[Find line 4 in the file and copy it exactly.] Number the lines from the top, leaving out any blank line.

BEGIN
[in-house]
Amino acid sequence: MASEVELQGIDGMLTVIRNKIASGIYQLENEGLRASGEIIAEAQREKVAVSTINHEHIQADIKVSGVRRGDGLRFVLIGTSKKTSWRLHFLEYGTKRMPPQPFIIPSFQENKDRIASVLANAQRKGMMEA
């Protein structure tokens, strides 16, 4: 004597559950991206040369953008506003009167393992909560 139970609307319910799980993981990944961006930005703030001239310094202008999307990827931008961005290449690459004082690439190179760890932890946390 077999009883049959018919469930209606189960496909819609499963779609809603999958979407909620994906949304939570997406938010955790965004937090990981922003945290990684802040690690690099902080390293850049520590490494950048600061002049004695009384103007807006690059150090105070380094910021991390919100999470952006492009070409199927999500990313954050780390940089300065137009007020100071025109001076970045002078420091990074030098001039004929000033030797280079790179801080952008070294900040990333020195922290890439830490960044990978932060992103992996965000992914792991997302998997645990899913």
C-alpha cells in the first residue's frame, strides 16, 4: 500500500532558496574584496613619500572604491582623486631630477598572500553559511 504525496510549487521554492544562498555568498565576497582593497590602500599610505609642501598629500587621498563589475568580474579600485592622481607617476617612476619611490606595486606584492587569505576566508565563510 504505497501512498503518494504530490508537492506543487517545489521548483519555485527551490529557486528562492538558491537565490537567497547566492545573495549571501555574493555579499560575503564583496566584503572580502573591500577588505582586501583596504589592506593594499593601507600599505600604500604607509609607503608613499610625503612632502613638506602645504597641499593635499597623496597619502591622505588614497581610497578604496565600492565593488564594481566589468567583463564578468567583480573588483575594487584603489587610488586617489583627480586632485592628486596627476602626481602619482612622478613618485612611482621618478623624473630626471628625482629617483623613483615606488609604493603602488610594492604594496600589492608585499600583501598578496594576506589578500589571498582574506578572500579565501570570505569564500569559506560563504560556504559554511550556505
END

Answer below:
C-alpha cells in the first residue's frame, strides 16, 4: 500500500532558496574584496613619500572604491582623486631630477598572500553559511 504525496510549487521554492544562498555568498565576497582593497590602500599610505609642501598629500587621498563589475568580474579600485592622481607617476617612476619611490606595486606584492587569505576566508565563510 504505497501512498503518494504530490508537492506543487517545489521548483519555485527551490529557486528562492538558491537565490537567497547566492545573495549571501555574493555579499560575503564583496566584503572580502573591500577588505582586501583596504589592506593594499593601507600599505600604500604607509609607503608613499610625503612632502613638506602645504597641499593635499597623496597619502591622505588614497581610497578604496565600492565593488564594481566589468567583463564578468567583480573588483575594487584603489587610488586617489583627480586632485592628486596627476602626481602619482612622478613618485612611482621618478623624473630626471628625482629617483623613483615606488609604493603602488610594492604594496600589492608585499600583501598578496594576506589578500589571498582574506578572500579565501570570505569564500569559506560563504560556504559554511550556505